One of the things I’ll take away educationally from the conference has to do with what genre I write. As many of you know, my first novel was a historical romance. Then, when a publisher requested the completed, the editor asked for some changes, particularly to pick up the suspense level. Which I did and found I loved writing that way. When they finally declined on the book, I had already mapped out a contemporary romantic suspense series and began writing it. Even my crit partners agreed that I seemed to have found my niche and my writing reflected it.
But what to do about my historical and it’s half-finished sequel? I love those characters and stories and hate to see them languish on my hard drive, never to see the light of day. So all through the spring and summer I’ve been thinking about it on and off. What do I really want to write? Do I really want to commit to writing historicals?
One of the concepts that’s gaining momentum in this writing business is the idea of branding. Yes, your writing style can be “branded” in the same way a soda can be a “Coke” or “Pepsi.” Your brand helps readers know what they’re getting when they pick up your book. Are they getting a woman’s fiction from Deb Raney or a stay-up-with-a-nightlight Brandilyn Collins’s suspense?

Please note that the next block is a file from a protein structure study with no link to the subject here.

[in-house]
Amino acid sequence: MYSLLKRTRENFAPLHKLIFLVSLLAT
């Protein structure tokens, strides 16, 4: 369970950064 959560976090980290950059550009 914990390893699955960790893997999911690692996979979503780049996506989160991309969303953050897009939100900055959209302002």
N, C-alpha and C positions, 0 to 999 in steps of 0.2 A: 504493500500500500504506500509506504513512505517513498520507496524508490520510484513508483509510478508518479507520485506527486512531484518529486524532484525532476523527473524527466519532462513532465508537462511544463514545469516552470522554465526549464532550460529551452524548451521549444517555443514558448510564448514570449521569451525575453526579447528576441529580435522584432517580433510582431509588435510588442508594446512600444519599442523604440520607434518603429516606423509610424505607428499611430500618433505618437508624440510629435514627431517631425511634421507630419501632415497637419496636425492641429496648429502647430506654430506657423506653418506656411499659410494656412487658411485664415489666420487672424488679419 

Another idea that meshes with this one is the question of where CBA fiction is going. There will always be the “core” CBA, the traditional, conservative sweet stories that make up the bread and butter of the CBA. Historicals tend to fall into that category. But suspense stories tend to be more new territory for CBA. The CBA isn’t what it used to be and most publishers at the conference seemed to be open to expanding the idea of what makes up CBA fiction without crossing boundaries of language and explict sex.
So essentially I was straddling both parts of the CBA. My historicals, though with some suspense, were core CBA. But my new romantic suspense are more “new” CBA. And trying to write both would make it difficult for me to develop a brand.
One option would be to write both, but under different names and different brands. But that created two problems for me. One, I still have little kids at home and thus my writing time is limited. I couldn’t produce enough books for both brands to keep the publishers and readers happy. Two, beyond my two historicals, I only have a couple of vague ideas for historical stories, while I have a ton of suspense ideas. Three, nobody’s going to want to publish only two books for me.
So, finally everything clicked together and I felt myself sliding into a slot I had been moving toward for sometime. I’m a romantic suspense writer. Period.
Don’t know what will happen to my historicals. I’d still love for them to see the light of day and I have a few ideas along those lines. But even if they never do, they served a purpose in helping me find myself as a writer and develop my skills.
A noble purpose indeed.